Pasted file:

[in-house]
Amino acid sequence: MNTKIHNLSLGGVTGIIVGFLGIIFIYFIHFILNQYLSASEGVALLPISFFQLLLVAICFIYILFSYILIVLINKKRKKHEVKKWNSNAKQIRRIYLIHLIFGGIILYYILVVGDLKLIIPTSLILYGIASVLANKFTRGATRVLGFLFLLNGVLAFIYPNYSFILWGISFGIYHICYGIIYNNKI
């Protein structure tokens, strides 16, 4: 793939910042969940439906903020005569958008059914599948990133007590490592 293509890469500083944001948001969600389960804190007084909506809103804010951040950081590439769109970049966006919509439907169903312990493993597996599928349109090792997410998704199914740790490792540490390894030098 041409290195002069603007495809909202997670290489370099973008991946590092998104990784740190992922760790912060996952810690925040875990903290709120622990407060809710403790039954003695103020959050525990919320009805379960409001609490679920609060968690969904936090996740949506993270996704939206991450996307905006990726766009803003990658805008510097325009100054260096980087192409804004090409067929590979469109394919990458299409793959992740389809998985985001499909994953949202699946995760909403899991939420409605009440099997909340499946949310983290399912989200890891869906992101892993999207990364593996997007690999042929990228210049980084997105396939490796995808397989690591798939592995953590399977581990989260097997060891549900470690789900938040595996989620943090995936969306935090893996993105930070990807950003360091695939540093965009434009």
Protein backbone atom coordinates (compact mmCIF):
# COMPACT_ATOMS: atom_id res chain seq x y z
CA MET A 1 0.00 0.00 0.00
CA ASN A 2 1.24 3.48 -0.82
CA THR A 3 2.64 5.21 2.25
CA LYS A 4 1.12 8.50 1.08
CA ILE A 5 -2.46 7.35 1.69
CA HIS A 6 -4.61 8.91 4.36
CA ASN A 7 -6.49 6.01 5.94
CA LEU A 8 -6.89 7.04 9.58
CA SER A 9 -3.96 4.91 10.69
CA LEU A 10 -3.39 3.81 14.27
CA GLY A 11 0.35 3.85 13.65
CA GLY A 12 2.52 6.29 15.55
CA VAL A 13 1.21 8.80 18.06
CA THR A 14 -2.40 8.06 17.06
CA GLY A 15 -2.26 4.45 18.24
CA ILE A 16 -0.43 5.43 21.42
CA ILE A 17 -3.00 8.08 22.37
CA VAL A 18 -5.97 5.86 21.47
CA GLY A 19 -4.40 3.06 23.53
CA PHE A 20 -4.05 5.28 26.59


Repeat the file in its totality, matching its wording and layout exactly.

[in-house]
Amino acid sequence: MNTKIHNLSLGGVTGIIVGFLGIIFIYFIHFILNQYLSASEGVALLPISFFQLLLVAICFIYILFSYILIVLINKKRKKHEVKKWNSNAKQIRRIYLIHLIFGGIILYYILVVGDLKLIIPTSLILYGIASVLANKFTRGATRVLGFLFLLNGVLAFIYPNYSFILWGISFGIYHICYGIIYNNKI
């Protein structure tokens, strides 16, 4: 793939910042969940439906903020005569958008059914599948990133007590490592 293509890469500083944001948001969600389960804190007084909506809103804010951040950081590439769109970049966006919509439907169903312990493993597996599928349109090792997410998704199914740790490792540490390894030098 041409290195002069603007495809909202997670290489370099973008991946590092998104990784740190992922760790912060996952810690925040875990903290709120622990407060809710403790039954003695103020959050525990919320009805379960409001609490679920609060968690969904936090996740949506993270996704939206991450996307905006990726766009803003990658805008510097325009100054260096980087192409804004090409067929590979469109394919990458299409793959992740389809998985985001499909994953949202699946995760909403899991939420409605009440099997909340499946949310983290399912989200890891869906992101892993999207990364593996997007690999042929990228210049980084997105396939490796995808397989690591798939592995953590399977581990989260097997060891549900470690789900938040595996989620943090995936969306935090893996993105930070990807950003360091695939540093965009434009």
Protein backbone atom coordinates (compact mmCIF):
# COMPACT_ATOMS: atom_id res chain seq x y z
CA MET A 1 0.00 0.00 0.00
CA ASN A 2 1.24 3.48 -0.82
CA THR A 3 2.64 5.21 2.25
CA LYS A 4 1.12 8.50 1.08
CA ILE A 5 -2.46 7.35 1.69
CA HIS A 6 -4.61 8.91 4.36
CA ASN A 7 -6.49 6.01 5.94
CA LEU A 8 -6.89 7.04 9.58
CA SER A 9 -3.96 4.91 10.69
CA LEU A 10 -3.39 3.81 14.27
CA GLY A 11 0.35 3.85 13.65
CA GLY A 12 2.52 6.29 15.55
CA VAL A 13 1.21 8.80 18.06
CA THR A 14 -2.40 8.06 17.06
CA GLY A 15 -2.26 4.45 18.24
CA ILE A 16 -0.43 5.43 21.42
CA ILE A 17 -3.00 8.08 22.37
CA VAL A 18 -5.97 5.86 21.47
CA GLY A 19 -4.40 3.06 23.53
CA PHE A 20 -4.05 5.28 26.59